earIf you are an aspiring writer, this CyberKenBlog post will help you think about talking and finding your own voice for the page.

Entering the YMCA workout room last Monday, a neighbor greeted me cheerily,

“Tom, hi! I’m reading your book. Good stuff! As I read I can hear your voice. You write like you talk.”

I took this as high praise, for after a lifetime of grinding out academic prose, I’m reaching for a more fluid and natural expression. I’m beginning to find my voice for the page. Her comment made me aware, however, that I don’t know very much about the singularity of my speaking voice. I dare say, most people don’t. Acoustically, we hear ourselves uniquely because of the resonance of our skulls, but there is another reason why we miss how we sound to others. Ordinarily we are totally absorbed in our messages, the stories we tell, the arguments we make. Our attention is spent in expression. We have little left for reflexive self-awareness. I must go back to my neighbor and ask her to explain what she meant when she said that I write like I talk. How do I talk? What does she hear that she finds distinctive? If I knew this, it might help me define and refine my writer’s voice.

I’ve read a good deal of advice to writers about finding one’s voice for the page. The usual recommendation is to write, write, and write some more. Eventually, perhaps by a winnowing of whatever does not please in the reading, a winsome voice emerges. But I wonder whether simply writing a lot is the best approach.

As he was dying of esophageal cancer, renowned journalist and essayist Christopher Hitchens, in his little book, Mortality, tells about the ironic and tragic loss of his speaking voice. He writes:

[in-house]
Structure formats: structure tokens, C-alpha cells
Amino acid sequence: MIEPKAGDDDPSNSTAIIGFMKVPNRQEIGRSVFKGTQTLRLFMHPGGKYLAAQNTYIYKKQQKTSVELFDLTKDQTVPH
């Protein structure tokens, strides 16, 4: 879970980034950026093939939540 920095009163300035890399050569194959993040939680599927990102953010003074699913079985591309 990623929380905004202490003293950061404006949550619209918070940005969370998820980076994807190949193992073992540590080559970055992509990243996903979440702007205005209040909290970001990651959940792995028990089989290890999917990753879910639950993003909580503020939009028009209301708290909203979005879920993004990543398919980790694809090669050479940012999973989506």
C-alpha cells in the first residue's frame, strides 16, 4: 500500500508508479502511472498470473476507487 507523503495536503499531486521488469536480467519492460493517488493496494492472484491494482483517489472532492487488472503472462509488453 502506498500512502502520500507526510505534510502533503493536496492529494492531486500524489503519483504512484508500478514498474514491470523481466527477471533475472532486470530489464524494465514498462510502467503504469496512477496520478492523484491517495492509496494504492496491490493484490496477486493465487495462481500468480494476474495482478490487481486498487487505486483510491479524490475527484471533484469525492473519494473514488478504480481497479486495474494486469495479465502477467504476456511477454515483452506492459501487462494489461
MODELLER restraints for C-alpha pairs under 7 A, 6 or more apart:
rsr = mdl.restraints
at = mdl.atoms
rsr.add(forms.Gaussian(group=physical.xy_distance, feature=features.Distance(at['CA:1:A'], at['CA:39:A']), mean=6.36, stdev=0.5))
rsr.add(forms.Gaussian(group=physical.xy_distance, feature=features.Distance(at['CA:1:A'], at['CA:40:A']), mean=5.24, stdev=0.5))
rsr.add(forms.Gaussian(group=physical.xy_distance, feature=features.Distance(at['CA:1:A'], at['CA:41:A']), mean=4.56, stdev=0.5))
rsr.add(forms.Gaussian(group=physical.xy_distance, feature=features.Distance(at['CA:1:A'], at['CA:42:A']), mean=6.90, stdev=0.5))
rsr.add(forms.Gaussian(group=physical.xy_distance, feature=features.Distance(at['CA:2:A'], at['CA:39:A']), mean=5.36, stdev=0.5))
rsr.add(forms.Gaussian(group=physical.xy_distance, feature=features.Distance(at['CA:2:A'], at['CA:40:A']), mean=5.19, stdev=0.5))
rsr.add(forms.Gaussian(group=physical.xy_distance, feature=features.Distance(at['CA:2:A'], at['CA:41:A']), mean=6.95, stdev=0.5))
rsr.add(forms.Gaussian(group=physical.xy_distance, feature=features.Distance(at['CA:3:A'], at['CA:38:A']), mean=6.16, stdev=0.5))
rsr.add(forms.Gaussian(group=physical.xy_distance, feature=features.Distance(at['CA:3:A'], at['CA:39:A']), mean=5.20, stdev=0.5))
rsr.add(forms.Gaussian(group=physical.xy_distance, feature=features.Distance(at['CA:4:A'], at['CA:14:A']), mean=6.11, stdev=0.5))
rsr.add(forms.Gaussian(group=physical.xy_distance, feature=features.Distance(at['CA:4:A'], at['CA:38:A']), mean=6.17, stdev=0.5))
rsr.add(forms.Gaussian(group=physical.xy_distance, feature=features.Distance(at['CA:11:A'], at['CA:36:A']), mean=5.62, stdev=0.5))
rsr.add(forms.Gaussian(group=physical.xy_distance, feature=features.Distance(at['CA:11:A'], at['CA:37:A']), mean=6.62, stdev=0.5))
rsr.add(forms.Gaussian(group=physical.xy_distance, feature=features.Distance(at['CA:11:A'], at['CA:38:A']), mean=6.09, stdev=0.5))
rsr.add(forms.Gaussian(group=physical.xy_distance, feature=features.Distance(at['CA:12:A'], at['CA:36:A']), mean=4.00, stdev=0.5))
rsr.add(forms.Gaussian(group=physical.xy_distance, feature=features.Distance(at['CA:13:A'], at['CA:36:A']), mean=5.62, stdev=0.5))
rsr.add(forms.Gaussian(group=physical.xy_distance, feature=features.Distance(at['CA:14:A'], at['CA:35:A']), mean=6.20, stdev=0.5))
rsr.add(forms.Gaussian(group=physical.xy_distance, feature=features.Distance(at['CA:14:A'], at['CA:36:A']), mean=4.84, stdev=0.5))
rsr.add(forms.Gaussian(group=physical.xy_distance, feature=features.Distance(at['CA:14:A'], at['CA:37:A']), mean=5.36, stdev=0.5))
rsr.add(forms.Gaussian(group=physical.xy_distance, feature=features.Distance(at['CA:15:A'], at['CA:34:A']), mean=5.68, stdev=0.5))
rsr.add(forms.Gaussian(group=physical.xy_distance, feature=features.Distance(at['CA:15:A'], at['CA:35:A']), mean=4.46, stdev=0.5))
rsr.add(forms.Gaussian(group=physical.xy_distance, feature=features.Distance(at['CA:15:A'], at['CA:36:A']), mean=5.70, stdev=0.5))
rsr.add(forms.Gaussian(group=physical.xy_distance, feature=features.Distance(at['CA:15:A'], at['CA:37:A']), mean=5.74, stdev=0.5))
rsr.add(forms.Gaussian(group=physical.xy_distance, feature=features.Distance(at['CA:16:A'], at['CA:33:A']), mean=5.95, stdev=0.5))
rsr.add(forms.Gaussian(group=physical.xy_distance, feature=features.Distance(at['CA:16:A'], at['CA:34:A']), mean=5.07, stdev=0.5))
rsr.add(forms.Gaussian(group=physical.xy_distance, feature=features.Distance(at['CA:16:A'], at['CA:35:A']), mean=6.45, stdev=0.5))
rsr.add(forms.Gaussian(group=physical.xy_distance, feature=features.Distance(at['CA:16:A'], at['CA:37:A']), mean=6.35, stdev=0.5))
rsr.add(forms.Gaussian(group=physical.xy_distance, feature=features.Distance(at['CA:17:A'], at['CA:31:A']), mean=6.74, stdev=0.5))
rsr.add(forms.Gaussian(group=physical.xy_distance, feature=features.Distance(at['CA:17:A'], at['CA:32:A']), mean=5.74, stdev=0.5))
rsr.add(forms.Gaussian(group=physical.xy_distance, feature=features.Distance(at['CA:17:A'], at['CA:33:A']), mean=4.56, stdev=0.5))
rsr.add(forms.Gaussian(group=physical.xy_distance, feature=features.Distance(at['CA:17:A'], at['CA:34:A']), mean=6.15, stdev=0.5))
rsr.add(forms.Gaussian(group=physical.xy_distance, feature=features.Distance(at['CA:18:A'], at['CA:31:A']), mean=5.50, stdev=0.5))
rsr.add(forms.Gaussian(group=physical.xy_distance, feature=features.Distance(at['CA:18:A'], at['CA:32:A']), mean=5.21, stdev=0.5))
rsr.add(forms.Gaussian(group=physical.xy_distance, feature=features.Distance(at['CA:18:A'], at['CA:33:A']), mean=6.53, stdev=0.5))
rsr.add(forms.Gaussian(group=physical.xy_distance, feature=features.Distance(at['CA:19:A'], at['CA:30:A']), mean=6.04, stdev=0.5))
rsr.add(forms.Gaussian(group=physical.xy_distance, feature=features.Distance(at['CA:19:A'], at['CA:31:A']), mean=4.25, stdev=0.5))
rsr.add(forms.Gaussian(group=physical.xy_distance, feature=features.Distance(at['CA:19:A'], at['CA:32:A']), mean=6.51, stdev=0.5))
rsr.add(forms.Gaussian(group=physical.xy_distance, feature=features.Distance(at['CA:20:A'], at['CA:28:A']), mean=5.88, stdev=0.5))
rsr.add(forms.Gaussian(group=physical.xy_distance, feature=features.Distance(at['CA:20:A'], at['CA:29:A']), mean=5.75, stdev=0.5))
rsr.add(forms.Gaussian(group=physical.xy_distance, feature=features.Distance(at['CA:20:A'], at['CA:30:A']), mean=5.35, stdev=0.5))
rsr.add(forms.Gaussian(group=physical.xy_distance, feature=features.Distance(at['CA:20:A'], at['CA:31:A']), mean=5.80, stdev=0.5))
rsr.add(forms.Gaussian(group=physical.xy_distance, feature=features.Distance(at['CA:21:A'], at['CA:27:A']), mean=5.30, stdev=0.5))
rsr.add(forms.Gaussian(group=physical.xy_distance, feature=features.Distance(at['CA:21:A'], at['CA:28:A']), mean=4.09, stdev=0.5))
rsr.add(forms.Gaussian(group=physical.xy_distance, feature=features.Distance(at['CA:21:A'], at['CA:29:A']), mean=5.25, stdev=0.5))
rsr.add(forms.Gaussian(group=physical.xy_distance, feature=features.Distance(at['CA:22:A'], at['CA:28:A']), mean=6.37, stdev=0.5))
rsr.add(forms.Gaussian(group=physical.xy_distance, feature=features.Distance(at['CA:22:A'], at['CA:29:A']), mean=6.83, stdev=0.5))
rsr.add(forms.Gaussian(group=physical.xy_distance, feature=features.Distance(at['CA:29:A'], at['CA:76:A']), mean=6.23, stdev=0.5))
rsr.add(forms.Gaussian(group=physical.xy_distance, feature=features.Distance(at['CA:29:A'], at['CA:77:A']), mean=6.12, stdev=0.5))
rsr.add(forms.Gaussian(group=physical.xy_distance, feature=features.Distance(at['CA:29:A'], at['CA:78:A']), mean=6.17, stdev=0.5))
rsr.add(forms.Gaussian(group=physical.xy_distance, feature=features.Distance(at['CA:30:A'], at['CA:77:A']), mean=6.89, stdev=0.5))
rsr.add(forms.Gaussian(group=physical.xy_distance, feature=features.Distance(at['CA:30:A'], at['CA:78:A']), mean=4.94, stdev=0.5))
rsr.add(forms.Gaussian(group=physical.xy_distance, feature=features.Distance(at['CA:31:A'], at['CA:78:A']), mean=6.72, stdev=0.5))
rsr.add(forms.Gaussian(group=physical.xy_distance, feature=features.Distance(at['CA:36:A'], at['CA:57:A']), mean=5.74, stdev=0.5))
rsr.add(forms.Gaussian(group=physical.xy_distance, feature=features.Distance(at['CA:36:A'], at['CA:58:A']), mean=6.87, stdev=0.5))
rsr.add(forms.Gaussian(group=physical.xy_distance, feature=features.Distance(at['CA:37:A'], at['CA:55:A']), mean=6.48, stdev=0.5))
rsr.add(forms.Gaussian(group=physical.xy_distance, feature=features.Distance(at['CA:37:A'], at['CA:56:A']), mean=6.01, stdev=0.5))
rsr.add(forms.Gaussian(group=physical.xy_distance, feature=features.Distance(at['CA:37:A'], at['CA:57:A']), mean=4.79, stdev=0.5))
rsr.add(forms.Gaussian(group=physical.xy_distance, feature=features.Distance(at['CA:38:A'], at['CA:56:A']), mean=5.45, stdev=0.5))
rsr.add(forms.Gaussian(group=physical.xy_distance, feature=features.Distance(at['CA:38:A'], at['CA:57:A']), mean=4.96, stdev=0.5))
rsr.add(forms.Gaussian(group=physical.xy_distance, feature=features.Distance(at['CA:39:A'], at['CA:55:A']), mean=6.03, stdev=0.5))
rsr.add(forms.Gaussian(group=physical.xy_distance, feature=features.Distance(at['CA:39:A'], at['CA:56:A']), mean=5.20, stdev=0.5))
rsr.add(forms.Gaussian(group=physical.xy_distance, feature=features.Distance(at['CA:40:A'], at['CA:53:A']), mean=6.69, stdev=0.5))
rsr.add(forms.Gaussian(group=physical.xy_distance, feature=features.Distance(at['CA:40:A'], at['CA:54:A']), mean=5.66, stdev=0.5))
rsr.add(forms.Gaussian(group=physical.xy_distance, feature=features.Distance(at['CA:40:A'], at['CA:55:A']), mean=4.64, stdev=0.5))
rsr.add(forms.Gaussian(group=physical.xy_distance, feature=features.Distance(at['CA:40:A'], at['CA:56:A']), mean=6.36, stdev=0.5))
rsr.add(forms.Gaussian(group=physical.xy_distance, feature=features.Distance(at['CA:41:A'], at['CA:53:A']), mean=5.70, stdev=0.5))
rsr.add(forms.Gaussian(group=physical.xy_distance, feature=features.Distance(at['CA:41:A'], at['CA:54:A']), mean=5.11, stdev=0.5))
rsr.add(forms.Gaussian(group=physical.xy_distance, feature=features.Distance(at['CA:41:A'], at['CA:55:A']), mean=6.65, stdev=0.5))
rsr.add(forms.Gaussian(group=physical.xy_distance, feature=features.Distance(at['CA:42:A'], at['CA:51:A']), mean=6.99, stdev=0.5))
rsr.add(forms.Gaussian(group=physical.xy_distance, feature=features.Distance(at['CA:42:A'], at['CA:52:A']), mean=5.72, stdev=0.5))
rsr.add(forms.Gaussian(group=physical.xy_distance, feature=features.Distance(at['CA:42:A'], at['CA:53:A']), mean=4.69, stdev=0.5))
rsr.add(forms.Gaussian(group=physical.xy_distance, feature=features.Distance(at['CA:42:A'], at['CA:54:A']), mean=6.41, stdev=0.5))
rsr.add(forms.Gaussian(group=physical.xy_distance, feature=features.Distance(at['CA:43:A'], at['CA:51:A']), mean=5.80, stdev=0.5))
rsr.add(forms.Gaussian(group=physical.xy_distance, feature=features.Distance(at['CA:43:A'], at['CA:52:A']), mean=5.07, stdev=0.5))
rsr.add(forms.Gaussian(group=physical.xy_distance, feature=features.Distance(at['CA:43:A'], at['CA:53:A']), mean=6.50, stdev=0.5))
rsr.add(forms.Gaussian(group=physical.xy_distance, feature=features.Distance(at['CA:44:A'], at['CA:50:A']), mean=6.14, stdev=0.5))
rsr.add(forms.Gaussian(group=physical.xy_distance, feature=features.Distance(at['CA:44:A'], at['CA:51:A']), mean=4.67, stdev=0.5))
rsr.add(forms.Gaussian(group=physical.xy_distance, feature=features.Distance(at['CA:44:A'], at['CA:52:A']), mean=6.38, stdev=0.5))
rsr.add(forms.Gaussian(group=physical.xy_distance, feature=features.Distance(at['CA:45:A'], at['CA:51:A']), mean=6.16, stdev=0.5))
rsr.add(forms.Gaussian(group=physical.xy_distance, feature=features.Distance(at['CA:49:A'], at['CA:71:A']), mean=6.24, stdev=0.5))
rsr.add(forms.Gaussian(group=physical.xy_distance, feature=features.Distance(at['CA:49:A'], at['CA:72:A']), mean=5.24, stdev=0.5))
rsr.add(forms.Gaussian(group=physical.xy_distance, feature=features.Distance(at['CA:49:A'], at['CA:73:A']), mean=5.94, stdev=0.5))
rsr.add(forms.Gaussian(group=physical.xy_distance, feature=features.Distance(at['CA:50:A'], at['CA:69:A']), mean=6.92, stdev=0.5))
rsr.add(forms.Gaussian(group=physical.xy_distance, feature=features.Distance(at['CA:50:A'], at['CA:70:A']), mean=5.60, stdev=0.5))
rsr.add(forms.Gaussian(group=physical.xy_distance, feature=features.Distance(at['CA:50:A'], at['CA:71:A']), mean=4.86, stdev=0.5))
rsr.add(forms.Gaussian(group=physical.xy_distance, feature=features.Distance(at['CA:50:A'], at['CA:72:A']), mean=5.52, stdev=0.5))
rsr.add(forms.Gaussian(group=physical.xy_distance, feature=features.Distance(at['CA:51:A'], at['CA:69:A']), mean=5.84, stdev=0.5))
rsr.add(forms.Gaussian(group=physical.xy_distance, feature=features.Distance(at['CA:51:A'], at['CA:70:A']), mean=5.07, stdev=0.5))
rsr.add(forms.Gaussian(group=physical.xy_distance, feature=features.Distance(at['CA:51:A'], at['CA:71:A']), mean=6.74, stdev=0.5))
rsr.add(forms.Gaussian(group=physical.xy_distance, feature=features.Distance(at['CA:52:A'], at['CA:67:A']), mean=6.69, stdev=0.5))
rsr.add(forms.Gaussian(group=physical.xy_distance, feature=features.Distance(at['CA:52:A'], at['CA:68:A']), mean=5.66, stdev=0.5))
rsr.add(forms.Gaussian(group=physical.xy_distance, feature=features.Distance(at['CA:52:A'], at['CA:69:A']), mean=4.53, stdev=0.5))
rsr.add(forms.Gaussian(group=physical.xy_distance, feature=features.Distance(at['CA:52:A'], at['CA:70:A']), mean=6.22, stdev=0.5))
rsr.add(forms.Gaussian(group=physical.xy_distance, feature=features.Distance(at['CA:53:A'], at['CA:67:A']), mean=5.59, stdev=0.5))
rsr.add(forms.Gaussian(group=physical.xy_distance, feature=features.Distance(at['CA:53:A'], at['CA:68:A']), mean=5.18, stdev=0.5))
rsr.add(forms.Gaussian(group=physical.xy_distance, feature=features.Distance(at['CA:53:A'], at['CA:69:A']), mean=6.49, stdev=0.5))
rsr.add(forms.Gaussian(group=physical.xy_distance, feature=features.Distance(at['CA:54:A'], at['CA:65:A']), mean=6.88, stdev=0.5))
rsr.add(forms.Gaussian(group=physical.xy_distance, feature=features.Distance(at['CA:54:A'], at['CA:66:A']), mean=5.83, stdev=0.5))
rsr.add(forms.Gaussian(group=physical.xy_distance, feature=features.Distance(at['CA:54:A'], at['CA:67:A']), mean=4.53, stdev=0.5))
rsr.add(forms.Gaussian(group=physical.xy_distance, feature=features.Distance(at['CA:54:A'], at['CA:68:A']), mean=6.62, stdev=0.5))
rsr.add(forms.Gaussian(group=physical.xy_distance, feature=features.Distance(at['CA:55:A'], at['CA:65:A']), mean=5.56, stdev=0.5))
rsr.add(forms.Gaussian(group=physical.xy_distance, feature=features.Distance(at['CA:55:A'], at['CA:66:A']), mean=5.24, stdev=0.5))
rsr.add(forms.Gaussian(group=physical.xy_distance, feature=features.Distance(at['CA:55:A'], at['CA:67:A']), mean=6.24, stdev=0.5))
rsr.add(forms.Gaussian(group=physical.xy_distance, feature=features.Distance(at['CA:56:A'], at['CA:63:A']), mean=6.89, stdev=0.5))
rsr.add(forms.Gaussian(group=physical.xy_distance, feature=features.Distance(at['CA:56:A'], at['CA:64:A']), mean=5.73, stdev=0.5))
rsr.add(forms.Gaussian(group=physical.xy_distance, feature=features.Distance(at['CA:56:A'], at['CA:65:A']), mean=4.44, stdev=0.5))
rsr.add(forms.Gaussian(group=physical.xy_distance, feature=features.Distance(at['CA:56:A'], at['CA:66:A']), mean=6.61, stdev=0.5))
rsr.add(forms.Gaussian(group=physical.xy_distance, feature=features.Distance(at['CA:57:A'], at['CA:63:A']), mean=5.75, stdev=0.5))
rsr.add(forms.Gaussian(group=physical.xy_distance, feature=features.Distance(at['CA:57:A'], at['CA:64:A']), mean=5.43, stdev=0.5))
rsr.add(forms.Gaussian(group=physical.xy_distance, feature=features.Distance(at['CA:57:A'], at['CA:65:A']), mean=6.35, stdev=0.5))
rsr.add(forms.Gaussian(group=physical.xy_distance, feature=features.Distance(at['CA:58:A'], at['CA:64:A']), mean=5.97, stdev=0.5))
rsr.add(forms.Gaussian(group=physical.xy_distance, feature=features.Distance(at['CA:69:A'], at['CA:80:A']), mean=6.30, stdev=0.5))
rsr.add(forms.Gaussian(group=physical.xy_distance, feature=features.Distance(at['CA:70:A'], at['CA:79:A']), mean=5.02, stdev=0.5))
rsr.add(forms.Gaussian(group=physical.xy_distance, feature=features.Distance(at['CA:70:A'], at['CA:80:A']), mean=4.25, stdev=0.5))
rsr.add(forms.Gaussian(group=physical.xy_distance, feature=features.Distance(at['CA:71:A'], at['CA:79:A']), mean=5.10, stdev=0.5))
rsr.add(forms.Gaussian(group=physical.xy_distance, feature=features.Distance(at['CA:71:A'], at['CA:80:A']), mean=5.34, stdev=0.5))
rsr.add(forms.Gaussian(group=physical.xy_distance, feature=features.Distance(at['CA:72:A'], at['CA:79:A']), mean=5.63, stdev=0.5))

If I had been robbed of my voice earlier, I doubt that I could ever have achieved much on the page. I owe a vast debt to Simon Hoggart of the Guardian . . .who about thirty-five years ago informed me that an article of mine was well argued but dull, and advised me briskly to write “more like the way you talk.” At the time, I was near speechless at the charge of being boring and never thanked him properly, but in time I appreciated that my fear of self-indulgence and the personal pronoun was its own form of indulgence.

To my writing classes I used later to open by saying that anybody who could talk could also write. Having cheered them up with this easy-to-grasp ladder, I then replaced it with a huge and loathsome snake: “How many people in this class, would you say, can talk? I mean really talk?” That had its duly woeful effect. I told them to read every composition aloud, preferably to a trusted friend… If something is worth hearing or listening to, it’s very probably worth reading. So, this above all: Find your own voice.

Hitchens means here, your spoken voice, upon which your writer’s voice must ultimately depend.

I belong to a writers group. Every third week we read aloud, snippets from our scratchings. Of course, it’s helpful for aspiring writer’s to get feedback about what sounds honest, convincing, true to who one is, or not. Lately, I’ve become aware that it would also be helpful to hear from others how I sound in conversation. Do I have a distinctive spoken voice? I’m not talking about acoustic overtones, but something else; I’m not sure what. If I could hear the conversational voice that my neighbor remarked upon, I think I could use it even better on the page.

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